A Baptist mission church was organized in 1883, with the first services being held on Wilson Lane in Weber County. This church remained in operation until 1905.
In 1915 the membership of the Baptist church in Ogden was 350 people, and a new church building was constructed for the congregation at 2519 Jefferson in 1925.
During 1888, Lutheran services were held at the home of Mrs. Hannah Lund at Five Points, and in October of that year Frans August Linder organized the Elim Lutheran Church. In 1889 a building lot was purchased at 575 23rd Street and a frame structure with gothic-type windows was constructed on the property and dedicated in January 1890. The Elim Lutheran Church was authorized under the sanction of the Evangelical Lutheran Augustana Synod of North America, and the Reverend Linder served as clergyman from 1888-1891.
In 1948 a new structure was built directly east of the original frame building.
Christian Science missionaries organized the First Church of Christ, Scientist, of Ogden in 1892; regular services were begun during 1895, at which time the church had 18 members. A Christan Science church building was constructed during 1914-1915 on the northwest corner of Monroe Avenue and 24th Street at a cost of $15,000.
A branch of the Greek Orthodox Holy Trinity Church was organized in Ogden in 1905 by Parthenios Lemberopulos, a priest of the Salt Lake City church. Meetings were held in the Church of the Good Shepherd from 1905 until 1936.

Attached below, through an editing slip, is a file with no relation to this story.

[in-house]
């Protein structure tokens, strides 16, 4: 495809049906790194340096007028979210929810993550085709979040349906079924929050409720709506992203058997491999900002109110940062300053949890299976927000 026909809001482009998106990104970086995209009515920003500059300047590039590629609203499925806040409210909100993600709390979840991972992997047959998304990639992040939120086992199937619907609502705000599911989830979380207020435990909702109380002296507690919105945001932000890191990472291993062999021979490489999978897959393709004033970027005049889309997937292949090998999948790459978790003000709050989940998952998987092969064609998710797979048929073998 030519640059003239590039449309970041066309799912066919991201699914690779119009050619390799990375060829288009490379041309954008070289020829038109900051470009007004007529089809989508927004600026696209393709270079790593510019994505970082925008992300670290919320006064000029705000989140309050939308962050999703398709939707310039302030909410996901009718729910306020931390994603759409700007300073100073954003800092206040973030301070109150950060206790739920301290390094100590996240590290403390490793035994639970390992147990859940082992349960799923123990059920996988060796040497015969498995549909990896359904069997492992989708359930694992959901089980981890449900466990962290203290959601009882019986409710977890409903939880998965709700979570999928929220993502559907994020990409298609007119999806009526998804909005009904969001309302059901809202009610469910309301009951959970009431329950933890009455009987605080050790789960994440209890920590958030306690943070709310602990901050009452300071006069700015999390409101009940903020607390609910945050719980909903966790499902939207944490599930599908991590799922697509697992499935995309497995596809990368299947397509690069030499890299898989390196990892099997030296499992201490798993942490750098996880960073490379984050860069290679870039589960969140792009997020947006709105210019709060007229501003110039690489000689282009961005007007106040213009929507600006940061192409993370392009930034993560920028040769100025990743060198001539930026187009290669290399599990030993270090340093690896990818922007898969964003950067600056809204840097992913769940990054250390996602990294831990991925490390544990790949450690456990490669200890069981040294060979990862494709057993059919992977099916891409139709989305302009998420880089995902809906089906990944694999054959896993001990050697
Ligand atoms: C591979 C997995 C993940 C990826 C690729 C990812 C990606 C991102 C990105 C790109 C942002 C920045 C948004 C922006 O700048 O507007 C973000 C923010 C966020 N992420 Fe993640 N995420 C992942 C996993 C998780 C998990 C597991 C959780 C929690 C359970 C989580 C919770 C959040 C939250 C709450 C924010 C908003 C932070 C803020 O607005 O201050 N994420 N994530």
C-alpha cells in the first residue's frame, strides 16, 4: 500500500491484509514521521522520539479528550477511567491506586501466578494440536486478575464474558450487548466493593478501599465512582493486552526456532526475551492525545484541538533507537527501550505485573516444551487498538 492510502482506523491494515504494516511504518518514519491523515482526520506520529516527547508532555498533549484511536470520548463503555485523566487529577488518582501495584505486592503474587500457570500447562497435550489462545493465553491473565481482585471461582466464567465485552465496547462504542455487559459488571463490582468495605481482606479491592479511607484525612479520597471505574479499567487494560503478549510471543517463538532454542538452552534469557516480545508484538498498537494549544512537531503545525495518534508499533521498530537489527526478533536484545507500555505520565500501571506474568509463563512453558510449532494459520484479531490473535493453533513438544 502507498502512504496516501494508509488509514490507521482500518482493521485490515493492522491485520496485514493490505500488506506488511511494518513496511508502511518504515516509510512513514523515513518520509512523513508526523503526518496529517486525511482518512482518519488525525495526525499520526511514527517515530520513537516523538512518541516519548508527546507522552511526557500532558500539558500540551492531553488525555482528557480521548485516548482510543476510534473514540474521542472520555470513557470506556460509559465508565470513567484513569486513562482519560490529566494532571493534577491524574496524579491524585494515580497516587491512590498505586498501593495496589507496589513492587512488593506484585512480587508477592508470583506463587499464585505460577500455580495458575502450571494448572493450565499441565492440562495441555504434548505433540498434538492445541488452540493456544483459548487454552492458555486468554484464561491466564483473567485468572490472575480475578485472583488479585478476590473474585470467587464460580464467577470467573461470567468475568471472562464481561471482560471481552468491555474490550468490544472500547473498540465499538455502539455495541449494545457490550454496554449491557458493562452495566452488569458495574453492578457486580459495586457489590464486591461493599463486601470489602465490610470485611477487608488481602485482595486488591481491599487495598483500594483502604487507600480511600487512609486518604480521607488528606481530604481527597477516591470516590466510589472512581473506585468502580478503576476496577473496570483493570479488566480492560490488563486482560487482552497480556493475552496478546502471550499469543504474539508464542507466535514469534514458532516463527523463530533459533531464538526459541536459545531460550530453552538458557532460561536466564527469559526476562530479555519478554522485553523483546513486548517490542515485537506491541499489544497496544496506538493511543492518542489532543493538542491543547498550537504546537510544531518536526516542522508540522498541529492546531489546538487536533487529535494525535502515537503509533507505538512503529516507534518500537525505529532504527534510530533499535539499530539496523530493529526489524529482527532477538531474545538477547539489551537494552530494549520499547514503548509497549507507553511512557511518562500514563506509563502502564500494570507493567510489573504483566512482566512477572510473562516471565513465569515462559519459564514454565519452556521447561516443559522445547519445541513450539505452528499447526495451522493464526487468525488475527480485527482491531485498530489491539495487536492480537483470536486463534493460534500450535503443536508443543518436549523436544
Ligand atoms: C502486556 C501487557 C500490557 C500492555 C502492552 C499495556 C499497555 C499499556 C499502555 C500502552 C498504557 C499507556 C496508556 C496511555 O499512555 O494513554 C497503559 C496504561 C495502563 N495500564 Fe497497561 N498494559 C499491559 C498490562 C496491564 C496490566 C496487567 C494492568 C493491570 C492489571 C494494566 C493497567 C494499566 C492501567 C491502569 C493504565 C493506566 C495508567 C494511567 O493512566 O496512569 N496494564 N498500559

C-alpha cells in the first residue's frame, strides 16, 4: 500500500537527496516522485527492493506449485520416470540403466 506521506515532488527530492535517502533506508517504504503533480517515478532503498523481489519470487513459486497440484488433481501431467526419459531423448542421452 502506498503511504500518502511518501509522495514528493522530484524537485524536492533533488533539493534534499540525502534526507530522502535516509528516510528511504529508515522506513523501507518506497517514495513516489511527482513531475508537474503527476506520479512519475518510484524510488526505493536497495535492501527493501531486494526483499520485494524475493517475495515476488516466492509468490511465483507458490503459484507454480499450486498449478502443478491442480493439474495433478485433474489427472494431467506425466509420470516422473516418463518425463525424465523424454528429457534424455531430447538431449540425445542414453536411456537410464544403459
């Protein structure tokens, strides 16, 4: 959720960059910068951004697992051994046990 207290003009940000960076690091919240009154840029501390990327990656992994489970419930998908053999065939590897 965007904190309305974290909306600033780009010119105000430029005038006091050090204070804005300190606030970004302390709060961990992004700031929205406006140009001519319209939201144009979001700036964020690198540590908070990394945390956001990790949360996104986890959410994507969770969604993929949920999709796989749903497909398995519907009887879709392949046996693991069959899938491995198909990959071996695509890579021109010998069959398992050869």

The African Methodist Episcopal (AME) Church was organized on 20 May 1908 with J.C. Owens as presiding elder. The first meetings were convened in a store building on Washington Boulevard.
Embry Chapel at 2817 Pingree Avenue was constructed and dedicated in 1913. B. F. McCully served as the first pastor of the church from 1910-1912; J. H. Brown was the second pastor, serving from 1913-1914.
The International Bible Society organization was formed in Ogden in 1909, the first services being held in the homes of members until a small store building was obtained at 2701 Lincoln Avenue. In 1929 the name of the national organization was changed to Jehovah's Witness. J.T.M. Kingsford was the director of this group in the Weber County area during the first two decades of its existence.
St. Paul's Evangelical Church was built by the German Evangelical Synod of North America in 1912. Services were held in this building up until 1920 when the building was left vacant.
In 1927 it was purchased by the local Japanese Christian Fellowship, becoming home to the Japanese Union Church. The congregation later incorporated as Ogden Japanese Christian Church, then Ogden Christian Church.
Japanese residents organized the Ogden Buddhist Temple in 1913. Early church meetings were held at 236 24th Street, at 2430 Lincoln, and at 225 Capitol until 1937. In May 1937 a Buddhist temple building at 2456 Lincoln began to be used. C. Kiwahara served from 1913-1916 as the first Buddhist priest, and he was followed by Manzoe Ishimuri, who served from 1916-1920.
In 1916 the Wall Avenue Baptist Church was organized. A building which seated about 100 people was dedicated for this congregation in 1919 located at 1701 Wall Avenue. A. J. Billingsly served from 1917-1919 as the first pastor of the Wall Avenue Baptist Church, followed by J.L. Marque from 1919-1920.
Later this church became New Zion Baptist Church, with a new building built at 2935 Lincoln Avenue in 1954.